Technology is here to improve baseball and the World Cup will make use
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The future of baseball is upon us.
It's not quite here yet, as in implemented in baseball. But technology that could eventually change the game of baseball is being implemented in ... soccer for this year's World Cup in Brazil.
This is the first World Cup for which goal-line technology will be used.
Fourteen cameras -- seven trained on each goalmouth -- have been hung up in all 12 World Cup stadiums, according to an Associate Press report. The cameras will record 500 images per second, and a computer will digest the frames. Within a second of a ball crossing the line, the referee's special watch will vibrate and flash "GOAL."
It's an intricate system designed by the German company, GoalControl, and will be used at the tournament. "This is the future," said Dirk Broichhausen, who heads GoalControl.
Imagine a system like this for baseball, whereby pitchers would be given every strike that nicks the corner of the strike zone. And every batter with a discerning eye would get credit for taking a ball off the plate, even if the pitcher hit the catcher's glove perfectly.
Many argue that umpires' disgression lends to the charm of the game. Humans are imperfect and we all can relish that fact. But this season's expansion of the replay review system suggests even Major League Baseball -- a league with deep-rooted traditional views -- is willing to improve the accuracy of umpiring crews. It happened only too late for Armando Galarraga.
An electronic strike zone would vastly improve umpire accuracy. It would further improve the accuracy of literally the most important call made in any baseball game: the ball-strike call.
MLB still would need umpires, and they probably would still need one to stand behind the plate to rule on things like foul tips and catcher's interference. But instead of getting a high percentage of overall ball-strike calls correct -- while performing poorly on borderline pitches -- the calls that drive the game forward would be made with 100 percent accuracy.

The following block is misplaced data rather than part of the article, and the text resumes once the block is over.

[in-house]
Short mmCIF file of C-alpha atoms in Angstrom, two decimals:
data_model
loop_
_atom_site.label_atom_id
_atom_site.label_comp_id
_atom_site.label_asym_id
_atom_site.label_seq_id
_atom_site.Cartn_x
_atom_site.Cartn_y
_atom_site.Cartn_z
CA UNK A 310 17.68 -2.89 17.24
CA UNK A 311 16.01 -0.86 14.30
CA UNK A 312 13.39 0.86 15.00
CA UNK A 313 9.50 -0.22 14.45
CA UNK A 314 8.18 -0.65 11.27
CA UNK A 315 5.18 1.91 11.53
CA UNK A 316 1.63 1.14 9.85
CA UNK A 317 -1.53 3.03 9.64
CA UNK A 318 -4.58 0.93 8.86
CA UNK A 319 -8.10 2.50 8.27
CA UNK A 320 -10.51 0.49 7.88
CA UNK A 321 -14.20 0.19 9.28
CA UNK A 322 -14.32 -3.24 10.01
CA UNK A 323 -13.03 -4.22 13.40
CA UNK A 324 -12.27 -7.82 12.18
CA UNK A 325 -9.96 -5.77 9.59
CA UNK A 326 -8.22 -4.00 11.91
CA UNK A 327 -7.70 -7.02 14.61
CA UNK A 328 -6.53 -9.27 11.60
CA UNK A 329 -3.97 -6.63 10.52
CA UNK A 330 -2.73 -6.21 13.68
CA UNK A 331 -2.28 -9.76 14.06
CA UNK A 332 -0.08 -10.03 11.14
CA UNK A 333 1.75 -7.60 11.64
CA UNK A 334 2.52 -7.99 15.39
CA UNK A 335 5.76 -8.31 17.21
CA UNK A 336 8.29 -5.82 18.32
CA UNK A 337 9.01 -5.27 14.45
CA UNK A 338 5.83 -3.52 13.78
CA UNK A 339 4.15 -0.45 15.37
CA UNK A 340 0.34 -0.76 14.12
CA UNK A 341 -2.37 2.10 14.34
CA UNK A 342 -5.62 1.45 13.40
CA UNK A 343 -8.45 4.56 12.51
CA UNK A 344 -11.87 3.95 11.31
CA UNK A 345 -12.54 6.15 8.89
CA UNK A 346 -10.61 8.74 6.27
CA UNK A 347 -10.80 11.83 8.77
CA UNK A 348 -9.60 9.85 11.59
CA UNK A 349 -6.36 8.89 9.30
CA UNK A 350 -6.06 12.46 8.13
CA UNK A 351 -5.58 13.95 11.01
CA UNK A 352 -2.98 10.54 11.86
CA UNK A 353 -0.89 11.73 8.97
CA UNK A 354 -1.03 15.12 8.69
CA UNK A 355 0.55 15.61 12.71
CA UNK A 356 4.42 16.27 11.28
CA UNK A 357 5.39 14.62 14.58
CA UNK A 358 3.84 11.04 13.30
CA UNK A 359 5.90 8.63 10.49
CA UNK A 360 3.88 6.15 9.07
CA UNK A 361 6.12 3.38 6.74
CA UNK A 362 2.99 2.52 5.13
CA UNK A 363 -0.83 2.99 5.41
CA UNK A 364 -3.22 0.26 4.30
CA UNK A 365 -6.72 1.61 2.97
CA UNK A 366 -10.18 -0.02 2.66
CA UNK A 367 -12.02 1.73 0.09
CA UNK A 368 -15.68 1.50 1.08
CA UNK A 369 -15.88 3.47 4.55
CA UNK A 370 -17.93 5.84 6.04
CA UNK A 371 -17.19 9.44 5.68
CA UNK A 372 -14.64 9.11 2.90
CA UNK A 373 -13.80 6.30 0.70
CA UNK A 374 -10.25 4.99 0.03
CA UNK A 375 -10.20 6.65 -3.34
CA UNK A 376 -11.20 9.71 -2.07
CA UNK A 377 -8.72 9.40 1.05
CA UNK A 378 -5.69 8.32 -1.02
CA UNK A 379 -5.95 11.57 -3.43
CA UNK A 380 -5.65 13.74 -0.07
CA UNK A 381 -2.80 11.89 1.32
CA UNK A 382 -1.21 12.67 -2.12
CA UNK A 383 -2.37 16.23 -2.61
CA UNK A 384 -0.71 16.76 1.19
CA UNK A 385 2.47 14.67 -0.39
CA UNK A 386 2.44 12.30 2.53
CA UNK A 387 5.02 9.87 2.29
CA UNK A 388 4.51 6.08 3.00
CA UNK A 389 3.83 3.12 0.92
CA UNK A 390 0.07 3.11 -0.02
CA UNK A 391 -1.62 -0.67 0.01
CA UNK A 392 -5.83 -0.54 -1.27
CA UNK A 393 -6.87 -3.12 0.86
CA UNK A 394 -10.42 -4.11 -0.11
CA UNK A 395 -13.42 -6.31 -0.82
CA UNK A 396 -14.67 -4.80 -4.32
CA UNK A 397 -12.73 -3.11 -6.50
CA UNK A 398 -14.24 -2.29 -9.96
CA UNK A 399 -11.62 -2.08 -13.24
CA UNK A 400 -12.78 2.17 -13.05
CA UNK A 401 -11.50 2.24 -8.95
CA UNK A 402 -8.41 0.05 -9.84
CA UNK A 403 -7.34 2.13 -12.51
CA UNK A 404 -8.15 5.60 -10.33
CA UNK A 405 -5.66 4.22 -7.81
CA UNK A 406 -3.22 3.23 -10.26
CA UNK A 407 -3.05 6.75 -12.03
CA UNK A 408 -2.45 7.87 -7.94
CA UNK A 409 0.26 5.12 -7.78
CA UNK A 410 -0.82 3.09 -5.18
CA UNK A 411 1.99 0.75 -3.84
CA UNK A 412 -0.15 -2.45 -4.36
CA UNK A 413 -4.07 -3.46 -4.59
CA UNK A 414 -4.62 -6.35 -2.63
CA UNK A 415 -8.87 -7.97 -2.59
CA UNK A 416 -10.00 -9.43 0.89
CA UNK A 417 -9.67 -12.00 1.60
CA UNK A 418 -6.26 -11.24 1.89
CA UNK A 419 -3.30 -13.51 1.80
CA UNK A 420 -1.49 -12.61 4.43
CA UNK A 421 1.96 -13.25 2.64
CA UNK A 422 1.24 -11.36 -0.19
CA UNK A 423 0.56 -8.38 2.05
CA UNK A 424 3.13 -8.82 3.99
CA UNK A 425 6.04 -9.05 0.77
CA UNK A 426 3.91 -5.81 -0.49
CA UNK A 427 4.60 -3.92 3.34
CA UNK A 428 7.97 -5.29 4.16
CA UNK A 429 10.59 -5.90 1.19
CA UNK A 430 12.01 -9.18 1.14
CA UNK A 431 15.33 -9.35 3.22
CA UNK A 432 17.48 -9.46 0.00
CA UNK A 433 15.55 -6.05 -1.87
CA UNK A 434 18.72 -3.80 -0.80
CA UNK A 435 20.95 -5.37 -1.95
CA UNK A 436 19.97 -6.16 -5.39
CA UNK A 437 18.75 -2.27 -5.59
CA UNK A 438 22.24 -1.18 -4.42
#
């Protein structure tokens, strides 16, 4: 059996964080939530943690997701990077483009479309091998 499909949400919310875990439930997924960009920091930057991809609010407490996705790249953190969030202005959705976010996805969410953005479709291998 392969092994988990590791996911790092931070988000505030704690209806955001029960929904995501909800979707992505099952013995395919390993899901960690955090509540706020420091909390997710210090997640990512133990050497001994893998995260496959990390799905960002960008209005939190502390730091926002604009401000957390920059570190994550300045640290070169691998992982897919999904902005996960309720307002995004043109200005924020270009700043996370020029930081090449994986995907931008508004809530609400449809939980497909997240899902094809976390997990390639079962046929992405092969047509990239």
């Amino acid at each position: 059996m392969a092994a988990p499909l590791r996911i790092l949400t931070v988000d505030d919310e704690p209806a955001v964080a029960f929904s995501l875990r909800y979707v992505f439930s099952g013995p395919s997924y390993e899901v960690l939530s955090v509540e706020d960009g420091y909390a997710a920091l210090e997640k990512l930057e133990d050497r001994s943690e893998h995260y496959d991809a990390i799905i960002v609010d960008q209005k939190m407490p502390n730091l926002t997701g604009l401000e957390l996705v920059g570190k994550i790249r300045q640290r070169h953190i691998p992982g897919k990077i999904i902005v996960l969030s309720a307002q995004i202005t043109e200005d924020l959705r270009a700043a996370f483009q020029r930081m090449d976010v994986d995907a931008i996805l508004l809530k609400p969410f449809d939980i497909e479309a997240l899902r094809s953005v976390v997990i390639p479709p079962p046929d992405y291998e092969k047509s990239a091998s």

Soccer is not merely dipping in its toes. It is diving in on technology that can help eliminate confusion or grey area on the sport's biggest stage
Johannes Holzmuller heads the FIFA program that helped implement the technology and suggested the cameras will help improve the sport.
"Most of the time the referee doesn't have the best vantage point for his decision -- goal or no goal," Holzmuller, in an Associated Press story about the technology. "The same applies for normal TV cameras."
He said the human eye could record only 16 "frames" per second, compared to the 500 frames per second of the high-speed cameras.
Different types of goal-line technology have already been used in club football, including the Hawk-Eye system in the Premier League this past season, according to the Associated Press report.
The cameras work, according to Holzmuller, even when players block several of its seven angles. And for conspiracy theorists, the report even debunks the notion that the system could be hacked by tech-savvy hooligans.
"This system is not able to be manipulated because the system is off-line," Broichhausen said in the report. "Off-line means no internet connection. There is no possibility to manipulate or disturb anything."
Here's more from the Associated Press report:
The system has tested perfectly so far. That does not mean it is perfectly accurate. Like most engineering projects, this one has a margin of error. It officially measures correctly within a plus-minus margin of 1.5 centimeters (½ inch), but Broichnausen suggested the real margin could be about 0.5 centimeters (less than ¼ inch).
"All of these 2,400 goal incident were correctly recognized by the system," Holzmuller said. "So yes, we can trust the system. We are sure it works 100 percent."
The designer of the system says 2,400 tests have been run in Brazil, without a mistake.
The Associated Press contributed to this column.